10-biotin rich foods and why you need this vitamin

In pursuing vibrant health and well-being, we often focus on the major players in our diet, like proteins, carbohydrates, and fats. However, a lesser-known but equally essential nutrient is crucial in various bodily functions—biotin, also known as vitamin H. 

Biotin belongs to the B group of vitamins that assists enzymes in metabolizing glucose, fats, and proteins. While needed only in small amounts, deficiency of biotin can result in loss of appetite, depression, and fatigue. 

In this blog, we will delve into the world of biotin, exploring what it is, why it’s essential, and how you can ensure you’re getting enough of it in your diet. We’ll also introduce you to the top 10 biotin-rich foods that should be on your plate regularly.

Is biotin really necessary?

Known as one of the B vitamins, it has been identified to promote healthy hair, skin, and nails. Biotin is likewise critical during fetus development and involves brain development and proper functioning.

It helps in brain development in infants and children, and lacking this vitamin can result in poor learning and memory during adulthood. Biotin forms an essential component of the myelin sheath, the outer covering of nerves. 

In the brain and spinal cord, nerves have critical roles in transmitting essential messages from the brain to different body parts. Hence, the destruction of the myelin sheath due to biotin deficiency could impact the nervous system and its functions. 

Your body only requires a small amount of biotin to function correctly. The Recommended Daily Allowance (RDA) for biotin is 30 micrograms daily for adults and 35 micrograms daily for pregnant and lactating women.

However, a very high dose of biotin at 300 mg per day is still tolerated and found to be safe in a study [1] that examined the efficacy of high-dose biotin in managing symptoms of multiple sclerosis. 

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Although the authors found that this dosage was safe, there are still no studies examining the long-term effects of high-dose biotin on the overall health of individuals. Establishing the safety and efficacy of high-dose biotin over time would help patients with multiple sclerosis. 

You can obtain biotin mainly from the diet that you eat. Further, the gut’s microbiota sufficiently produces biotin, which the body absorbs and uses. 

10-biotin rich foods and why you need it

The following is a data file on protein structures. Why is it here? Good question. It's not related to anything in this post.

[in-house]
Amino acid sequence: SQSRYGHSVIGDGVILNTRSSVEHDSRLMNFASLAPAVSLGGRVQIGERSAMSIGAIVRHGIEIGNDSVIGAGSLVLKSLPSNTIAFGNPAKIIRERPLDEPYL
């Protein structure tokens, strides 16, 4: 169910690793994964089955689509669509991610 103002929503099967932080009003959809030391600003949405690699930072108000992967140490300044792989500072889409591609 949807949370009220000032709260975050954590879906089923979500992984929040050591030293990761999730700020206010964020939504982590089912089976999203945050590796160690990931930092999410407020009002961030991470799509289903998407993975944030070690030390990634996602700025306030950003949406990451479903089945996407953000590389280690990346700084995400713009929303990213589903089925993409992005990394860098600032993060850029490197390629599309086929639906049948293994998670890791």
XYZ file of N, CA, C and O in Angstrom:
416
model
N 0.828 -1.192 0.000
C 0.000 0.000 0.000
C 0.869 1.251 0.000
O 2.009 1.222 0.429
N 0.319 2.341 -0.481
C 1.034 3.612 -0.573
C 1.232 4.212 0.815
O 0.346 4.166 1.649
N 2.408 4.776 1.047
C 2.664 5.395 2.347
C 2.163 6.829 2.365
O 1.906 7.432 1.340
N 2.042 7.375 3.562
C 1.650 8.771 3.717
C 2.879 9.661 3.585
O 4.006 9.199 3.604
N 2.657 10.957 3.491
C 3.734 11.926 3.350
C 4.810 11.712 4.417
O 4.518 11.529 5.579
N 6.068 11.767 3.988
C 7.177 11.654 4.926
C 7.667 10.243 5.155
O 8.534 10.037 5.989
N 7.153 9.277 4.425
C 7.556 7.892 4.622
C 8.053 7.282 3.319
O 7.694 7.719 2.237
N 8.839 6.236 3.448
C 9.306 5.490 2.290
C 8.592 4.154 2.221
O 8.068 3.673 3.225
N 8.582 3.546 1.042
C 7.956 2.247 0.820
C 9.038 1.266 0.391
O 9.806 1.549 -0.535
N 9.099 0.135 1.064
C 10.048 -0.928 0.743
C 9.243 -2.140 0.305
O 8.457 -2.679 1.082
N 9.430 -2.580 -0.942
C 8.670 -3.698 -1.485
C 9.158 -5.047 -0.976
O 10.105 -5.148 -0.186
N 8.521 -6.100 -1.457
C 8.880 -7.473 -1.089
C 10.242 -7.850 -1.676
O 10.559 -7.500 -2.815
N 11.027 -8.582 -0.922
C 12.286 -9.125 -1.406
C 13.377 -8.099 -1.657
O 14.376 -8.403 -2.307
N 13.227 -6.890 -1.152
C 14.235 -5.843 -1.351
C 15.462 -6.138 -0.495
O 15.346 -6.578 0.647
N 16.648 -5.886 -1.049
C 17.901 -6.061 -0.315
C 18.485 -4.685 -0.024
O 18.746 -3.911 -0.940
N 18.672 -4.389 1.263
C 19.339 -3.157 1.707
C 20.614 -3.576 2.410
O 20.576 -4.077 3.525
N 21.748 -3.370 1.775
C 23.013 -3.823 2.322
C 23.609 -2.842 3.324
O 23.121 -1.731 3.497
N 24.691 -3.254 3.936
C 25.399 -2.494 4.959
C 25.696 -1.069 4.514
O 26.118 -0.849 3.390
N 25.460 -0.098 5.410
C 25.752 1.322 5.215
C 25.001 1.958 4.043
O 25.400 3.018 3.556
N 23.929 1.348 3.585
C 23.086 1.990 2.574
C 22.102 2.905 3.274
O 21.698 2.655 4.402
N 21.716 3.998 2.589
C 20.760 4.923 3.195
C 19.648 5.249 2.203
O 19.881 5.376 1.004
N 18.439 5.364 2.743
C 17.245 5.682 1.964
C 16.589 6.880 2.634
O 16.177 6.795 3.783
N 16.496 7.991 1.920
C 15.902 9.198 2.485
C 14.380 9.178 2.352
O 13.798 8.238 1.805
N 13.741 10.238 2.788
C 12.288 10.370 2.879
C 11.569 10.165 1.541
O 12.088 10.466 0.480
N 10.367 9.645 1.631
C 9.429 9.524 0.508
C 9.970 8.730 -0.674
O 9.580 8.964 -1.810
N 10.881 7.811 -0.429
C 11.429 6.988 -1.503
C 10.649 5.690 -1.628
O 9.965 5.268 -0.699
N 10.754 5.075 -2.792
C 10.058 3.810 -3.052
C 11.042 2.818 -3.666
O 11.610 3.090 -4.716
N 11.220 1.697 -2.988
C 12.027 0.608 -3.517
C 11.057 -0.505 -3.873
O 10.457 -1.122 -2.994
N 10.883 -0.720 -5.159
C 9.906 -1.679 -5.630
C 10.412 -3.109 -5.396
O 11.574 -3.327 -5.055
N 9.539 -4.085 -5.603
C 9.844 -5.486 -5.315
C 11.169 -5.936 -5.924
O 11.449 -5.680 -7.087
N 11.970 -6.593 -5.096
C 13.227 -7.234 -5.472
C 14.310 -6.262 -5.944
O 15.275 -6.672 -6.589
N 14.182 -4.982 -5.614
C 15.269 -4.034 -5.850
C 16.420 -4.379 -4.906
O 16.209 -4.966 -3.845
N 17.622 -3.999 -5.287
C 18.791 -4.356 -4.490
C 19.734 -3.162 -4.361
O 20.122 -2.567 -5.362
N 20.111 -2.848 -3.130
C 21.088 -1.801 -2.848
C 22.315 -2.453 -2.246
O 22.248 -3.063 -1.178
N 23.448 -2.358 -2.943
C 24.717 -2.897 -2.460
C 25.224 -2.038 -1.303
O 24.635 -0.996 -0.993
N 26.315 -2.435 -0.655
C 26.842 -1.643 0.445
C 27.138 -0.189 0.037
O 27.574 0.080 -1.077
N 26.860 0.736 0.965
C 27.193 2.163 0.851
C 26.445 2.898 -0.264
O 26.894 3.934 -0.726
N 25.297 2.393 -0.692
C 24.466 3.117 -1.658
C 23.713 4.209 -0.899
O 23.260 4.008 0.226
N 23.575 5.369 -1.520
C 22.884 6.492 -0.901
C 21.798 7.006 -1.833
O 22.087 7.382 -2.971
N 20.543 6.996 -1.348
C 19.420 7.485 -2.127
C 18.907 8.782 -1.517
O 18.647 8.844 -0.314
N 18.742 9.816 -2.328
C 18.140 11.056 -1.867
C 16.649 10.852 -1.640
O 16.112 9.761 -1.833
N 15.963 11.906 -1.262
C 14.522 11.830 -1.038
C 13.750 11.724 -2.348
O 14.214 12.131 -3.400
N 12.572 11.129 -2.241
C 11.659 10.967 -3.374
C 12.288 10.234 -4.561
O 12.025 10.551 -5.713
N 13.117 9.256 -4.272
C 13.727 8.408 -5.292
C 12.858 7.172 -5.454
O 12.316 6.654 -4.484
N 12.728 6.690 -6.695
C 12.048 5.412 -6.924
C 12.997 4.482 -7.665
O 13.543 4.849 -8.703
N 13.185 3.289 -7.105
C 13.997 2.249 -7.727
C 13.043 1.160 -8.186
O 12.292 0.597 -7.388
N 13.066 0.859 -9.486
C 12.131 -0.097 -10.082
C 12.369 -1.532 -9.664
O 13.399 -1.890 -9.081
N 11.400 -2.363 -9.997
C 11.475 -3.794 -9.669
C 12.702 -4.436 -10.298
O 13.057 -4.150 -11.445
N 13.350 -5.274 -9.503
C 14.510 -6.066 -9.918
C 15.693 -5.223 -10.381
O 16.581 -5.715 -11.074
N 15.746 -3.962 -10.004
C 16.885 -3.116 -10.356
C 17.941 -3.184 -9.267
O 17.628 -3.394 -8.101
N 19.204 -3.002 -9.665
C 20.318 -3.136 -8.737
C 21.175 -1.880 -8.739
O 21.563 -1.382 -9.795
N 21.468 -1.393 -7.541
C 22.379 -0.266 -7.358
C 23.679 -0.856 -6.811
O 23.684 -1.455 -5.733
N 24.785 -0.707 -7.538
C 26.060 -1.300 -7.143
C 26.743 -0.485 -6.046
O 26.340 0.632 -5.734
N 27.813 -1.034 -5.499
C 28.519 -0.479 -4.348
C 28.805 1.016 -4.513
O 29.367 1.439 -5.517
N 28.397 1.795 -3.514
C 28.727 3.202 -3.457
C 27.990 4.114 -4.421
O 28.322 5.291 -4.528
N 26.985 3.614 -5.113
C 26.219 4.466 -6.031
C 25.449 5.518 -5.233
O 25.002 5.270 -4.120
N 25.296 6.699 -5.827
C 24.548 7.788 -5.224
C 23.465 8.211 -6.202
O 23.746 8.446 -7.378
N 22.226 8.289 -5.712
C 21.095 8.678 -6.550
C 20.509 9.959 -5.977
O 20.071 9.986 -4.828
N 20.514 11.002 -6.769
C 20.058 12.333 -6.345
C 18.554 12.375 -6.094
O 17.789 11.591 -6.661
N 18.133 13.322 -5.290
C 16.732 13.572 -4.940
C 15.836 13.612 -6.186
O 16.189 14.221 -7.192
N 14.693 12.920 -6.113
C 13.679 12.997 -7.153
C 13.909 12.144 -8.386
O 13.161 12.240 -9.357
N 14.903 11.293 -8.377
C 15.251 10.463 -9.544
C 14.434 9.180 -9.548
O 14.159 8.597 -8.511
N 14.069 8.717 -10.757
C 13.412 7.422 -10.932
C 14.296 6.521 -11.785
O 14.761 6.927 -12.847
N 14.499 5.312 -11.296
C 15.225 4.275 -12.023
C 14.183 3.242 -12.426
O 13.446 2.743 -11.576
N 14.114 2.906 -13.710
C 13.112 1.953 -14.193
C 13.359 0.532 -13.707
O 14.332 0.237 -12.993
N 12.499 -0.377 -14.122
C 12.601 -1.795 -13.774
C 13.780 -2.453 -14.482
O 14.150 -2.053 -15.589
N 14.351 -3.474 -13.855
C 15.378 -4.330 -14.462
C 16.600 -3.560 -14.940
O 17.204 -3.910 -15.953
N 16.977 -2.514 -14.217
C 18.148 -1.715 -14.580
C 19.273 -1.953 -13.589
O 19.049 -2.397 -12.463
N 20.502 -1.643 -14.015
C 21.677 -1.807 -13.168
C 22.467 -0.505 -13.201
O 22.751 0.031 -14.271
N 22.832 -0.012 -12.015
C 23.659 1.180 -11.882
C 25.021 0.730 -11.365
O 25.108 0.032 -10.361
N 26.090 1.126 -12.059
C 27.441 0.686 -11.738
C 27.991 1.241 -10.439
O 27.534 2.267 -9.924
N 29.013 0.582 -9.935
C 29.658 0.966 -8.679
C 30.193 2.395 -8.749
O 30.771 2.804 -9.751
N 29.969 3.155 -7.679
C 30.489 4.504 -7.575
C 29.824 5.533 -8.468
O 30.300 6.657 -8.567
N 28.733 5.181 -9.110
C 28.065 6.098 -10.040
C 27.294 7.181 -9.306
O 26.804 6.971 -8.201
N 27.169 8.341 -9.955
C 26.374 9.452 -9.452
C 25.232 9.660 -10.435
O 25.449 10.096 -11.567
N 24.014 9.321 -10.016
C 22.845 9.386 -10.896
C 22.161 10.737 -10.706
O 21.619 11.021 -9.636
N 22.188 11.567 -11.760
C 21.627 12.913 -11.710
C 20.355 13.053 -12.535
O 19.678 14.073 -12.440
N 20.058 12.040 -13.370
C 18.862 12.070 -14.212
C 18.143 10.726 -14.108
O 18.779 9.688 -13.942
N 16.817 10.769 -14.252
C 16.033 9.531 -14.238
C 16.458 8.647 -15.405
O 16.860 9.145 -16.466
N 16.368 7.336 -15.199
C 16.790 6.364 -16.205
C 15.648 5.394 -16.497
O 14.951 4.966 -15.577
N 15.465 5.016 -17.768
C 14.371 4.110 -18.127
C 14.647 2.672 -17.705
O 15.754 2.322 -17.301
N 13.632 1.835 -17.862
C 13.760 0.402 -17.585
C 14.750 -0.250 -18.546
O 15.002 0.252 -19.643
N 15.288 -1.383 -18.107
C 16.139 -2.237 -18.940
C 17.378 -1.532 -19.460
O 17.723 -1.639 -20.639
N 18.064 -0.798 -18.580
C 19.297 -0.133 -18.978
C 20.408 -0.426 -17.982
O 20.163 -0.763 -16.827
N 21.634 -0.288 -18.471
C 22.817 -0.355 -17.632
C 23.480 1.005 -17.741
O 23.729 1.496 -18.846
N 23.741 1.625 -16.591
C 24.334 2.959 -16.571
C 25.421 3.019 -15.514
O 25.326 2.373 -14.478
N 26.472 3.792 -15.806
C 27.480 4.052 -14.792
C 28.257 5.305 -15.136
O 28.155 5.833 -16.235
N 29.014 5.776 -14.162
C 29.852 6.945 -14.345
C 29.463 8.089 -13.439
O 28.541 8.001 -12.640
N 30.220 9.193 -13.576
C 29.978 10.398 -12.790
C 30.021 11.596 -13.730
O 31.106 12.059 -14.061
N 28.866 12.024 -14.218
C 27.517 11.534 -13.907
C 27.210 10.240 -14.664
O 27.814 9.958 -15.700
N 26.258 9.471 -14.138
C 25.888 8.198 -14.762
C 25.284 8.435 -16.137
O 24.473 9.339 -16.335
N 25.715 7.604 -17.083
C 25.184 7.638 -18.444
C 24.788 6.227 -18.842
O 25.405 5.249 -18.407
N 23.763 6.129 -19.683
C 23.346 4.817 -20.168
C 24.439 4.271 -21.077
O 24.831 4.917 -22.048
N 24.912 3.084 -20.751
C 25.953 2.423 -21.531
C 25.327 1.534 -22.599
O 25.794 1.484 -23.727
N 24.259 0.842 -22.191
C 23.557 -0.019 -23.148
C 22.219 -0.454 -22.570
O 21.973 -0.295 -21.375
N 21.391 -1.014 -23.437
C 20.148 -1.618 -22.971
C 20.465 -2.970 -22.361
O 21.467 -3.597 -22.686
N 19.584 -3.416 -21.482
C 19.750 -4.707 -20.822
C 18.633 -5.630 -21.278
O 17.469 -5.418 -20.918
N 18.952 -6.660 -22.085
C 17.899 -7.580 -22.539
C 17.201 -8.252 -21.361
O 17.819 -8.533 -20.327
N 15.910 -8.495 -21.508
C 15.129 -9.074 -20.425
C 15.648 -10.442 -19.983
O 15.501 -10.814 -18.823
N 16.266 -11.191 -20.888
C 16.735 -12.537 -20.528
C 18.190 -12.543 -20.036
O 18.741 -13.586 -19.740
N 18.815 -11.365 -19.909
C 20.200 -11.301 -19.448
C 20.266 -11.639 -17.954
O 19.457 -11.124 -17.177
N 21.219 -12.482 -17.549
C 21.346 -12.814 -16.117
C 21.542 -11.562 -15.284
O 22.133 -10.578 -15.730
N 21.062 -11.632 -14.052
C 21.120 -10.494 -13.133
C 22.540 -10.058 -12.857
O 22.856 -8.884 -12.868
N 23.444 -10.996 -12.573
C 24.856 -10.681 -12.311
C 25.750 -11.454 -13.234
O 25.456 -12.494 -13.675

What are food sources rich in biotin?

Now that we understand the importance of biotin in maintaining our health, let’s explore the top 10 biotin-rich foods [2], [3] that can help you meet your daily requirements.

Incorporating these foods into your diet can go a long way in ensuring you have an adequate intake of this essential vitamin:

1. Eggs

Eggs are a true nutritional powerhouse, and when it comes to biotin content, they are among the top sources. Biotin is primarily found in the yolk, making it an essential component of this versatile food.

In fact, just one large egg typically contains around 10 micrograms of biotin, which is roughly 33% of the recommended daily intake for adults [4].

Beyond biotin, eggs provide an array of essential nutrients, including high-quality protein, vitamins, and minerals. This combination makes eggs an ideal choice for those looking to increase their biotin intake while supporting overall health.

The biotin in eggs plays a vital role in various bodily functions, such as converting food into energy and maintaining healthy skin, hair, and nails. Whether enjoyed scrambled, poached, boiled, or as part of a delicious omelet, eggs offer a convenient and satisfying way to meet your biotin needs. 

2. Almonds

Almonds are a beloved snack and a fantastic source of biotin. These versatile nuts are packed with nutrients, and biotin is one of their standout components.

Just a small handful of almonds can significantly boost your daily biotin intake. On average, a 1-ounce (28-gram) serving of almonds contains approximately 1.5 micrograms of biotin [5], making them a convenient and delicious way to support your biotin needs. 

The biotin found in almonds plays a crucial role in various bodily functions, such as converting food into energy and promoting the health of your hair, skin, and nails. These nutrients collectively contribute to your overall well-being.

3. Salmon

Salmon, a delectable and nutrient-rich fish, is not only known for its heart-healthy omega-3 fatty acids but also for its significant biotin content. This combination of essential nutrients makes salmon an excellent choice for those looking to boost their biotin intake while enjoying a delicious meal.

A 3-ounce (85-gram) serving of cooked salmon typically provides around 5-6 micrograms of biotin, a substantial portion of the recommended daily intake for most adults. Beyond biotin, salmon offers various health benefits, including supporting cardiovascular health and reducing inflammation.

The biotin found in salmon is essential for several metabolic processes, including the breakdown of macronutrients like carbohydrates, fats, and proteins into energy. It also contributes to the health and strength of hair, skin, and nails.

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4. Avocado

Avocado, often celebrated for its creamy texture and healthy fats, is also a noteworthy source of biotin. This fruit contains approximately 2-6 micrograms of biotin per whole avocado, depending on its size.

The combination of biotin and healthy fats makes avocados a valuable addition to your diet, whether you enjoy them sliced on a sandwich, mashed into guacamole, or spread on whole-grain toast.

Moreover, the biotin found in avocados is essential for various bodily functions, such as converting food into energy and promoting the health of your hair, skin, and nails. It complements the heart-healthy monounsaturated fats in avocados, which can help reduce the risk of cardiovascular disease.

5. Sweet potatoes

Sweet potatoes not only delight the palate with their natural sweetness but also offer a noteworthy source of biotin. These vibrant root vegetables typically contain around 2-2.5 micrograms of biotin per medium-sized sweet potato.